Police officials in the City of Barstow, California are standing by the officer who used incredible force against a pregnant woman.
The woman, Charlena Michelle Cooks, is 8 months pregnant. But none of that mattered to officers who slammed her to the ground when she refused to show them identification.
Even though the charges were later dismissed, Barstow police are saying that the officers did everything right.
The police involved had body cameras on during the incident. The video footage from that encounter was obtained by the American Civil Liberties Union Foundation of Southern California (ACLU SoCal).
In that video, we can see an officer responding to two women in a traffic dispute. One of those women was Charlena Michelle Cooks. She is 8 months pregnant and African American. Some are suggesting that racism was a factor in the police response, as the other unidentified woman was Caucasian.
The Caucasian woman says Cooks was acting “all crazy.”
But the officer admits that “I don’t see a crime that has been committed.”
Then he heads over to talk to Cooks…
The very pregnant Cooks tells the officer that this was all just a disagreement about the way she was driving in the parking lot.
She explained that the woman was scaring her second grade daughter who was with her in the vehicle.
“She called the police for whatever reason, I don’t know,” Cooks explained. “Should I feel threatened by her because she’s white? Because she’s white and she’s making threats to me?”
That set the cop off. He demanded identification the second Cooks brought up race.
“I actually do have the right to ask you for your name,” the officer insisted.
“Let me make sure,” Cooks replies. She then got on the phone to verify this claim with someone.
In less than 20 seconds from then, the officer and his partner take Cooks down with a painful wrist lock and slam her to the ground belly first.
“Why are you resisting?” the officer said, in the manner they seem to be trained to parrot in order to cover their backs when on camera.
“Please! I’m pregnant!” Cooks begged. “Please, stop this!”
It turns out that Cooks was right, she had no obligation to identify herself since no crime had been committed, even by the officer’s own admission.
ACLU SoCal staff attorney Adrienna Wong said that “it would be a wrongful arrest, but it would be an arrest. Even if an officer is conducting an investigation, in California, unlike some other states, he can’t just require a person to provide ID for no reason.”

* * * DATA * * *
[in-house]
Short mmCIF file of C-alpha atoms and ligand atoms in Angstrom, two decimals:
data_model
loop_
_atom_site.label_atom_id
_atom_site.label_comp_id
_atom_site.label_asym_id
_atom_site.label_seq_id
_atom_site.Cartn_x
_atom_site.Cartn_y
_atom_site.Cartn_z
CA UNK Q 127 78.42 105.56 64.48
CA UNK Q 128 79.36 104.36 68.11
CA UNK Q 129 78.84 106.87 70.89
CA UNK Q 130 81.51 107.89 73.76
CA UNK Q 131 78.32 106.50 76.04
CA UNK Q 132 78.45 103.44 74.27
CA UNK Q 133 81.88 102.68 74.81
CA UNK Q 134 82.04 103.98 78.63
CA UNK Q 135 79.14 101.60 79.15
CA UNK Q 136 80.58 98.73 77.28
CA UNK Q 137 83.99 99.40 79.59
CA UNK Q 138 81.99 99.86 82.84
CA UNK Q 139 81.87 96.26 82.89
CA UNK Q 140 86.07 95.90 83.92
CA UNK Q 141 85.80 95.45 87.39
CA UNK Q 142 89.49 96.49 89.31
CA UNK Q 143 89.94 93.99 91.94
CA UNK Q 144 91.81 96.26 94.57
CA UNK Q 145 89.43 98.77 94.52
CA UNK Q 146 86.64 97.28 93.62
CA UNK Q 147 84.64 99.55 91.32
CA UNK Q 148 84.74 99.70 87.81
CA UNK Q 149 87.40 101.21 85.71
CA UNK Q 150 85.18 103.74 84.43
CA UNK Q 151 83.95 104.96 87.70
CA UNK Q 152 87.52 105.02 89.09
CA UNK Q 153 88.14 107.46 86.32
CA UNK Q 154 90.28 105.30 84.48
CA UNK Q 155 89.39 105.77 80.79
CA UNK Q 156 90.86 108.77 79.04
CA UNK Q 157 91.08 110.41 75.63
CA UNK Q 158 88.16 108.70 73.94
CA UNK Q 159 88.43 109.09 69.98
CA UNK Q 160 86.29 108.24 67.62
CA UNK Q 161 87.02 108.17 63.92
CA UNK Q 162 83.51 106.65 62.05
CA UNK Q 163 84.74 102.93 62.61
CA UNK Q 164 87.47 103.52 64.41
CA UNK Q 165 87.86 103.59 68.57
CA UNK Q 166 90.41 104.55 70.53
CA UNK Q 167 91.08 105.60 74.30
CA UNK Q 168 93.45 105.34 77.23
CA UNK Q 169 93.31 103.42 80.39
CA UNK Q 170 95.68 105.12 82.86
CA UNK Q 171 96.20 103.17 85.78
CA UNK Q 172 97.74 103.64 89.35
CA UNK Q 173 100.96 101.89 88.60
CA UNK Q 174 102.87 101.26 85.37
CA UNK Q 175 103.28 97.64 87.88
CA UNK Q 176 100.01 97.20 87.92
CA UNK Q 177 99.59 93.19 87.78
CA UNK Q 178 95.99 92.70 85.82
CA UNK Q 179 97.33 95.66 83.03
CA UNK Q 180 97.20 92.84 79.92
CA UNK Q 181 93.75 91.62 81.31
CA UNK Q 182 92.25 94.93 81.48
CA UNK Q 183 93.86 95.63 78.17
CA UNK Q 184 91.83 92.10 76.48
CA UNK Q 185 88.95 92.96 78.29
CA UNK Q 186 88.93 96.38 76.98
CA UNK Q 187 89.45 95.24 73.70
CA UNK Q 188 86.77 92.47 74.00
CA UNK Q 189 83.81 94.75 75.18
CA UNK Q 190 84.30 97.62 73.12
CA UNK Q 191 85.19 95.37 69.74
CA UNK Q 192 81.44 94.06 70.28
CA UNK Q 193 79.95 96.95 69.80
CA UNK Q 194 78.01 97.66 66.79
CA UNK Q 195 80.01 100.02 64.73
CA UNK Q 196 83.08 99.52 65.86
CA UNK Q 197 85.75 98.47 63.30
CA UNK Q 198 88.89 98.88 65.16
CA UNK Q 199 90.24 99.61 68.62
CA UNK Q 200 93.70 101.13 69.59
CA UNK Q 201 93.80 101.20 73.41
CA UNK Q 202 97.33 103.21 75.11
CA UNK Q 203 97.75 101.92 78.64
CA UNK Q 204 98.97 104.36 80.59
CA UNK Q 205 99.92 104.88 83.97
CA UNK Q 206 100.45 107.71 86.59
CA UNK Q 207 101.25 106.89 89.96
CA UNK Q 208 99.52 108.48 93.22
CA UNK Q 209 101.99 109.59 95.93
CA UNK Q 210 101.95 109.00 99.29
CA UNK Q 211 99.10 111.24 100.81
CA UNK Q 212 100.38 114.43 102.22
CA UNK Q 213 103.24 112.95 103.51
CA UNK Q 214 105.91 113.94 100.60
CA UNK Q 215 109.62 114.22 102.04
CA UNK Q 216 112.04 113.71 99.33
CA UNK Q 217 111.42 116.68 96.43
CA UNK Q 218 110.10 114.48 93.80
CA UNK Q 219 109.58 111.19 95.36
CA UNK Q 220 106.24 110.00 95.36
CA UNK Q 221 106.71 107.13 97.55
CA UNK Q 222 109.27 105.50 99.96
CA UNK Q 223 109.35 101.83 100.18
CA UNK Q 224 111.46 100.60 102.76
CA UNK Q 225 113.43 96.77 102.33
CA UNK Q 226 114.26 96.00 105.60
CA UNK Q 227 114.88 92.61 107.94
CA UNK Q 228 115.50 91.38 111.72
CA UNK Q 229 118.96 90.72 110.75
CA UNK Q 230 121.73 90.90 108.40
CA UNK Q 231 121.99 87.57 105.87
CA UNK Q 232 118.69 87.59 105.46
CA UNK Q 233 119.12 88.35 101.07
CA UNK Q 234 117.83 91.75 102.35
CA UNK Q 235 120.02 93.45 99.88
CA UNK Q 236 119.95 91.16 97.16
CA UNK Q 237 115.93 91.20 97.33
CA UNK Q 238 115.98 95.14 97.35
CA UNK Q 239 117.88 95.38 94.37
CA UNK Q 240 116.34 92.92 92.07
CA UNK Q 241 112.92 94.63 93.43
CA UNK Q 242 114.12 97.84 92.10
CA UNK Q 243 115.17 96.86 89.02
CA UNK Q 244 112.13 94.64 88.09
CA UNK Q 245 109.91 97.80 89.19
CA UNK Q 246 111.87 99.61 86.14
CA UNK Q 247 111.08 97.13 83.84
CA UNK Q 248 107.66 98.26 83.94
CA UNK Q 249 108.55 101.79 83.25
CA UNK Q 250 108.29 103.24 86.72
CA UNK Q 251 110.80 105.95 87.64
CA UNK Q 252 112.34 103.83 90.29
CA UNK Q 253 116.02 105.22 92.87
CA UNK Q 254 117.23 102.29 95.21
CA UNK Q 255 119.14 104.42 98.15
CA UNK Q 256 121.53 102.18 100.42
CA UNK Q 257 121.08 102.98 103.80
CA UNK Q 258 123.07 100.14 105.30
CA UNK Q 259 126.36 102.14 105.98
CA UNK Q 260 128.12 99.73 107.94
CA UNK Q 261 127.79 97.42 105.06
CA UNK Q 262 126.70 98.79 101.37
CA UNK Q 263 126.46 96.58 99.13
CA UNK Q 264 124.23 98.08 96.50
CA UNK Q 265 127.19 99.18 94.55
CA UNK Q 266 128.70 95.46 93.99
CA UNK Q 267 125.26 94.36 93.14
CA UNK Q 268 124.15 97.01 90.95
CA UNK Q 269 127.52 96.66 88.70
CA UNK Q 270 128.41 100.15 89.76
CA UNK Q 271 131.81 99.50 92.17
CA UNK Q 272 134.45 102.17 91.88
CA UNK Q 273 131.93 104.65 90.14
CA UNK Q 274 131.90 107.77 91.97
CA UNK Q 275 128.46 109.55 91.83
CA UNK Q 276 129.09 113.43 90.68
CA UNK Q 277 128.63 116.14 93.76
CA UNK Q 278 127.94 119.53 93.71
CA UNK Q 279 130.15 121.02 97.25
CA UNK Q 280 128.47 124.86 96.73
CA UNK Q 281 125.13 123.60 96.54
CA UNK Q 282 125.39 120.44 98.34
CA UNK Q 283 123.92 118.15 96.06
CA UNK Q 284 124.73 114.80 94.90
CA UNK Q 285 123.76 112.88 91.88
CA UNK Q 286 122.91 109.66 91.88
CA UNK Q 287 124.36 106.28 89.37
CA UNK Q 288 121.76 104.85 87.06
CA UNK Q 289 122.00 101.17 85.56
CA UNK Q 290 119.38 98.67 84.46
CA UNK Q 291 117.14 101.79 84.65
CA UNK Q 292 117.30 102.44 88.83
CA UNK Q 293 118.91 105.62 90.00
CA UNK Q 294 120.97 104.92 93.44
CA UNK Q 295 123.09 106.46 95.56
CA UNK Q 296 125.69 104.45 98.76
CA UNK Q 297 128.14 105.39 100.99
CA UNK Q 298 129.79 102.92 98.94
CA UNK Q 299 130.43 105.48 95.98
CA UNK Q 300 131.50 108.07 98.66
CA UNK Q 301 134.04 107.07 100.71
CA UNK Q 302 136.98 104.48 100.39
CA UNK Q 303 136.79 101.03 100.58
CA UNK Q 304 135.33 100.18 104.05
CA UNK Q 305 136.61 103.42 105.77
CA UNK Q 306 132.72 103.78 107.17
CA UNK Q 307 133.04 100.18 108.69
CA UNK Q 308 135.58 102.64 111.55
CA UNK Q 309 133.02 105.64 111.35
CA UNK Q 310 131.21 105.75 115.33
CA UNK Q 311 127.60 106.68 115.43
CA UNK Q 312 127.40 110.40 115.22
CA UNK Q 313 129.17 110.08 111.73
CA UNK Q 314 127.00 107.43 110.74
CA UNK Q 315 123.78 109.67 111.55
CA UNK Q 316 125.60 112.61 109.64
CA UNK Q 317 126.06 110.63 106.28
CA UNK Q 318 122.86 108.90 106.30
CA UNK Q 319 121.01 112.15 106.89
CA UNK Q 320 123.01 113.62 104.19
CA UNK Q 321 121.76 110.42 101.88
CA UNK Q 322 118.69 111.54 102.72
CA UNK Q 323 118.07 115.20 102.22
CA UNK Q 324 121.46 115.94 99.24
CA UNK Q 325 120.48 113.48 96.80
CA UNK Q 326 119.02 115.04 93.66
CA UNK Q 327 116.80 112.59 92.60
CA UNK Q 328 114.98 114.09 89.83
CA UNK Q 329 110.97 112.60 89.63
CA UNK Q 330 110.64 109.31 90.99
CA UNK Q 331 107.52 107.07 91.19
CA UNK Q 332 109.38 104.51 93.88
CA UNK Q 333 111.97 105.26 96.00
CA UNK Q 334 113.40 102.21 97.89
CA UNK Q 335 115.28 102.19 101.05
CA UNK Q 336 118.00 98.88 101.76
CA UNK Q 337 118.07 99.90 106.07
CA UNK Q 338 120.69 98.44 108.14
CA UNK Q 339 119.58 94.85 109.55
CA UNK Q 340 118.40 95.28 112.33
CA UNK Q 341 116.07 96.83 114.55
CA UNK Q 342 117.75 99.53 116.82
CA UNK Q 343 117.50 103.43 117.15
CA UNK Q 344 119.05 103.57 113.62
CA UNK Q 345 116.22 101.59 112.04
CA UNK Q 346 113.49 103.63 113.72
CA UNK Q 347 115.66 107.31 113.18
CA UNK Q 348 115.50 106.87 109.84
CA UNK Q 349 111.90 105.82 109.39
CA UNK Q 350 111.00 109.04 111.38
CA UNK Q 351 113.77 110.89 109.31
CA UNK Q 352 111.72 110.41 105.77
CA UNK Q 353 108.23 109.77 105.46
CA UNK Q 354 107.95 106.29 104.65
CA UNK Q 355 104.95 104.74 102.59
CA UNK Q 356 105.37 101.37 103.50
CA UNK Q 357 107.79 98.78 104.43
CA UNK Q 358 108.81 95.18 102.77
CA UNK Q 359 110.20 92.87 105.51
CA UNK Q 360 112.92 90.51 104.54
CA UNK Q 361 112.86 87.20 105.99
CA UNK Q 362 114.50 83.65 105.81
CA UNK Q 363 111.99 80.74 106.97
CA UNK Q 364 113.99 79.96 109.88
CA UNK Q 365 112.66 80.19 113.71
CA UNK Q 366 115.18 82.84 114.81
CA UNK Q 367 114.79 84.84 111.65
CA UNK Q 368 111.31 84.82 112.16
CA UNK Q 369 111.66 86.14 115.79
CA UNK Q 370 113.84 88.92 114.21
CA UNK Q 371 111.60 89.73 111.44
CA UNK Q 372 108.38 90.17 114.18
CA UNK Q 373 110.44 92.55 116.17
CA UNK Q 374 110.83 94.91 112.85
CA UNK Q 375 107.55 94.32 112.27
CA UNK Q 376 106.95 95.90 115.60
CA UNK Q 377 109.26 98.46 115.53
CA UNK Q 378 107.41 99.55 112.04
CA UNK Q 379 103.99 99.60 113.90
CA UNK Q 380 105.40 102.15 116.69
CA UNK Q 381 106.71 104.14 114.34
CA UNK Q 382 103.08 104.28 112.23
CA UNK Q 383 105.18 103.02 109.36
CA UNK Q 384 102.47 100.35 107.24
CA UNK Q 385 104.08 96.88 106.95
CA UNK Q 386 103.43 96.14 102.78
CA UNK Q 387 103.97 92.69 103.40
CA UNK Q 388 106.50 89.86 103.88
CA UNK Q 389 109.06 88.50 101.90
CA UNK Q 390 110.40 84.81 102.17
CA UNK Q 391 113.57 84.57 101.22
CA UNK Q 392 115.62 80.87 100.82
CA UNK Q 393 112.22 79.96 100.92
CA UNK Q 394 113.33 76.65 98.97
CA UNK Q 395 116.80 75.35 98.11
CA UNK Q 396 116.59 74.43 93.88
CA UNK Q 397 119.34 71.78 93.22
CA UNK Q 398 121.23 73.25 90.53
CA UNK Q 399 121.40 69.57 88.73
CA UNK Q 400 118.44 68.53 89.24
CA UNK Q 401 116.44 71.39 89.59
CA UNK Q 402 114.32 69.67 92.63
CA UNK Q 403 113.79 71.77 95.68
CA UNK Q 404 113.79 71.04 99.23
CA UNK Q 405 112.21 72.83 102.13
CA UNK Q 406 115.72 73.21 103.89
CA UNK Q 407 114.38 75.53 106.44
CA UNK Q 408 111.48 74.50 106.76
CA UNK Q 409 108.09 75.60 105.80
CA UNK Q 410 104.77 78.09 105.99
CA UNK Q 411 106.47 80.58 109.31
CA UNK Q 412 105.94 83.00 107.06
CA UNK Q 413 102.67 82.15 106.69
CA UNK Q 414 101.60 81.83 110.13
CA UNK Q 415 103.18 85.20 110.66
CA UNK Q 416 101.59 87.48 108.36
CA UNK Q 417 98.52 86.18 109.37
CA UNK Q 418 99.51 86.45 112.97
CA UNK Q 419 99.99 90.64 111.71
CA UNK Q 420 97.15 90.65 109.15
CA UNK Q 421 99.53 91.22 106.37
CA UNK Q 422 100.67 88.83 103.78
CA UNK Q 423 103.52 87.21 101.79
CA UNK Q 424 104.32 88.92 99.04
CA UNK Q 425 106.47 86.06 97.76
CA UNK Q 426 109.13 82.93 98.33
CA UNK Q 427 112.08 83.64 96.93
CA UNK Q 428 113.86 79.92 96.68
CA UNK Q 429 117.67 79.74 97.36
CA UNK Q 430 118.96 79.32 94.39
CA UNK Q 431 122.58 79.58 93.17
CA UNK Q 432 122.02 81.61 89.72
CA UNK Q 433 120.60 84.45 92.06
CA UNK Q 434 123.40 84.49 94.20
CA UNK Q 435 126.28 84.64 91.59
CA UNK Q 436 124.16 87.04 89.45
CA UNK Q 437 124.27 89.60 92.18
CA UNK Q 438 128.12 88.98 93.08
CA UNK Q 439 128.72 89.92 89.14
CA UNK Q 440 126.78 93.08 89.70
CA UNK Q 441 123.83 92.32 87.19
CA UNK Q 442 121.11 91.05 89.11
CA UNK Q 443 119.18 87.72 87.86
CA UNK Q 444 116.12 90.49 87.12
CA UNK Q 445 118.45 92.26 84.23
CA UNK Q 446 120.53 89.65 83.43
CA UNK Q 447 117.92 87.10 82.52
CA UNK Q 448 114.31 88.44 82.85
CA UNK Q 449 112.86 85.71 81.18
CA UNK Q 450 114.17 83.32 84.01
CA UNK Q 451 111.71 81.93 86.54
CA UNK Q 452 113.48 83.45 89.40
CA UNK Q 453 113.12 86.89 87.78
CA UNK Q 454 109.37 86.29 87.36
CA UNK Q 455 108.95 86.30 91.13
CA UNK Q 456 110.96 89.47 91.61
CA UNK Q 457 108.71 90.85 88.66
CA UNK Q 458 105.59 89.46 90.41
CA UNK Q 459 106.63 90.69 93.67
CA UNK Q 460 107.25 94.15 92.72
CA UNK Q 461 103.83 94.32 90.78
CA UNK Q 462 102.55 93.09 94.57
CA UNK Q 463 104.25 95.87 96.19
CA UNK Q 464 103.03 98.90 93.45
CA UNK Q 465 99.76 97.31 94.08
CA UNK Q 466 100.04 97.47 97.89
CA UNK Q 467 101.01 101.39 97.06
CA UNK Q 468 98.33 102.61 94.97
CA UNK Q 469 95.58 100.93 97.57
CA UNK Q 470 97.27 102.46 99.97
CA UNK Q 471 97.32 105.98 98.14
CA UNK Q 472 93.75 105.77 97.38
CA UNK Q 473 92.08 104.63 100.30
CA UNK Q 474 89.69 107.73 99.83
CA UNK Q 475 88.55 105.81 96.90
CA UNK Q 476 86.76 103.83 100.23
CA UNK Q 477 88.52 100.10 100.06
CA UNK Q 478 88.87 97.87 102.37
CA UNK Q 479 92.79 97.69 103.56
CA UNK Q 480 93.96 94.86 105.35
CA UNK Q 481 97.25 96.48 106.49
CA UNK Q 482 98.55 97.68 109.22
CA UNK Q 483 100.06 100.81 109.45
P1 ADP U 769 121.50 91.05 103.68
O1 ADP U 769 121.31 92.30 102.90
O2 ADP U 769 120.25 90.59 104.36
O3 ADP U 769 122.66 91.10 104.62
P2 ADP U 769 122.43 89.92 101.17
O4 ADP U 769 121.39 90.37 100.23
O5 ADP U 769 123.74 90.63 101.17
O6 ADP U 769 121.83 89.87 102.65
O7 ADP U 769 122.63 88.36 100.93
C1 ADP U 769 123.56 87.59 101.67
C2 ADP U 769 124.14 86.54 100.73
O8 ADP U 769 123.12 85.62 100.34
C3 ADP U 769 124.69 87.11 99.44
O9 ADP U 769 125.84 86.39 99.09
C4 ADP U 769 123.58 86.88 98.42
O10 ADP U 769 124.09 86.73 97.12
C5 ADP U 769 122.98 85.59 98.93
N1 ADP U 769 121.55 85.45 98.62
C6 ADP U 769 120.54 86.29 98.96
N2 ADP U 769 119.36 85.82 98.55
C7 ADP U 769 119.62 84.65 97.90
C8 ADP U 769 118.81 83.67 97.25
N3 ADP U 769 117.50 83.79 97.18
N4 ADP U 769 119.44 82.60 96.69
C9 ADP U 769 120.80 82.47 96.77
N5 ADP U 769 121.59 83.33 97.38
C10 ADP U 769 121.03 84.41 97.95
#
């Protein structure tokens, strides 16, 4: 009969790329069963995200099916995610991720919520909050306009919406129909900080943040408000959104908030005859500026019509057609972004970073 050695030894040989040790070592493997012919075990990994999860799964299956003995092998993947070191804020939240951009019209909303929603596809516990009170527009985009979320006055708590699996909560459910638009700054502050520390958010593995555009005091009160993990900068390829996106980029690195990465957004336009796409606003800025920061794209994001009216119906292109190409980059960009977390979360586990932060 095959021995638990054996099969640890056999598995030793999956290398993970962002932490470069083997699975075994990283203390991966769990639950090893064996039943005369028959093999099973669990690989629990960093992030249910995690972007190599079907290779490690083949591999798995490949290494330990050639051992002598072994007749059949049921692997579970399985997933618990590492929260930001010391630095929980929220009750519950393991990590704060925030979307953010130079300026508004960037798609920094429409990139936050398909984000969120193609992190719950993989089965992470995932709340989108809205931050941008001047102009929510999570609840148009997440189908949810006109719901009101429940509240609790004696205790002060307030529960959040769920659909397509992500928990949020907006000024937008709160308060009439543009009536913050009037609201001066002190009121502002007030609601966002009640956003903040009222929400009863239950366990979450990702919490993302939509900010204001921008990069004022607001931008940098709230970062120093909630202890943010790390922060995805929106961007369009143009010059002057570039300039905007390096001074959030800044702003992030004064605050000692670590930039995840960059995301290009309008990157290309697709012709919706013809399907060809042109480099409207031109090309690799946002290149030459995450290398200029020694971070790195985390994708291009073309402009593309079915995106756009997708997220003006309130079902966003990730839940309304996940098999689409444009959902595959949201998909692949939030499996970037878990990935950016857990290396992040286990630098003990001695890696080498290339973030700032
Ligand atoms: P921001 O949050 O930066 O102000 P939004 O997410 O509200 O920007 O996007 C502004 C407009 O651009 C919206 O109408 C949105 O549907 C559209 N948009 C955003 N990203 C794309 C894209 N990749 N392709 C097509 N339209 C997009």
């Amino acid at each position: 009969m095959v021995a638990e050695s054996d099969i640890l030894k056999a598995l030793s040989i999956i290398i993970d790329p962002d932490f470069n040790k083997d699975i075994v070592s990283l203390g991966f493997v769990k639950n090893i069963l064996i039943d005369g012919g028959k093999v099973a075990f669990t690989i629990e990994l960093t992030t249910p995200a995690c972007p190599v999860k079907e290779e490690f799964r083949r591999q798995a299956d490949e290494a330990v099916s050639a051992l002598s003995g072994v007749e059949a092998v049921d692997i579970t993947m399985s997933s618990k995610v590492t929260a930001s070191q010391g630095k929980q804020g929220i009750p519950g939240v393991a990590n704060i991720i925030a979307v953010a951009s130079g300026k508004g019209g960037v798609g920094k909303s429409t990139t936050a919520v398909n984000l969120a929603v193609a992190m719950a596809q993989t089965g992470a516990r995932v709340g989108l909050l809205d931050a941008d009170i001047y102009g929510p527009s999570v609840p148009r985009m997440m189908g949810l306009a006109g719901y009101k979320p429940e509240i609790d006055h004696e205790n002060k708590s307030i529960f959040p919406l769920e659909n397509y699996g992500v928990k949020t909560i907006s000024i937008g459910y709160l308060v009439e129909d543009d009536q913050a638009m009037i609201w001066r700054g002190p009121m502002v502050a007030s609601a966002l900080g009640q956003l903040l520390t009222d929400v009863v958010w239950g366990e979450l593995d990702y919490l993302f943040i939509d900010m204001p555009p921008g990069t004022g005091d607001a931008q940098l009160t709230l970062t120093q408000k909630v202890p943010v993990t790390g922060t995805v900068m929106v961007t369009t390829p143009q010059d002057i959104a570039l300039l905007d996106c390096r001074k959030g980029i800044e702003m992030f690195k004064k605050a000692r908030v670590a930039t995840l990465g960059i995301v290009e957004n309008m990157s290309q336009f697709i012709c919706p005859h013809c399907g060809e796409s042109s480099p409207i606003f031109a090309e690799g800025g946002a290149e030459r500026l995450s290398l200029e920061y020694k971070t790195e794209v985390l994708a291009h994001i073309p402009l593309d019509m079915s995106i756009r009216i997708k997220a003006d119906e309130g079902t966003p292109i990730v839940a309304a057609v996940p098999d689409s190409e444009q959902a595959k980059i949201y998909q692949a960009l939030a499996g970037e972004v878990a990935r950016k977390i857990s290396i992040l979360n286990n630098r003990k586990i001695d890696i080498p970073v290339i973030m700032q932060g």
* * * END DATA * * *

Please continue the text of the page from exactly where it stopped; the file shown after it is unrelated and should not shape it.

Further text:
“Officers in California should not be using the obstruction law, Penal Code 148, to arrest someone for failing to provide ID, when they can’t find any other reason to arrest them,” Wong continued.
ACLU SoCal staff attorney Jessica Price believes that racism was a factor. She notes that the Caucasian woman was treated in a very different way right from the start.
“Imagine getting wrestled to the ground and handcuffed in front of your child’s elementary school,” Price said. “Imagine interacting with other parents afterwards. Imagine what kids who saw the incident tell your child. And if you think the whole incident happened because of your race, how does that impact your view of police?”
Cooks was charged with resisting arrest for refusing to show ID (which is not a crime). Those charges were dropped.
Still, the city is saying the officers did nothing wrong.
“The Barstow Police Department continues to be proactive in training its officers to assess and handle interactions with emotionally charged individuals while conducting an investigation, for the protection of everyone involved,” the official statement on this incident says.
“This incident was in no way racially motivated, as implied by the ACLU,” it continued. “Barstow is a racially diverse community, as is our Police Department, and we affirm our Police Department’s commitment to protect and serve all of our residents.”
Cooks told the Desert Dispatch that she’s “still trying to process everything and get in a good state of mind. I’m in a very fearful state of mind. Barstow is so small and I used to be comfortable living here. Not anymore. I really felt like after all that happened I had some of my everyday freedoms taken from me.”
“I don’t think I’ve ever been that terrified in my life,” Cooks added. “I never saw that coming. I told him I was pregnant so he could proceed with caution. That didn’t happen and the first thing I thought was I didn’t want to fall to the ground. I felt the pressure on my stomach from falling and I was calling for help. But those guys are supposed to help me. But who is supposed to help me when they are attacking me?”
Watch the video of the arrest in the footage below
(Article by M. David)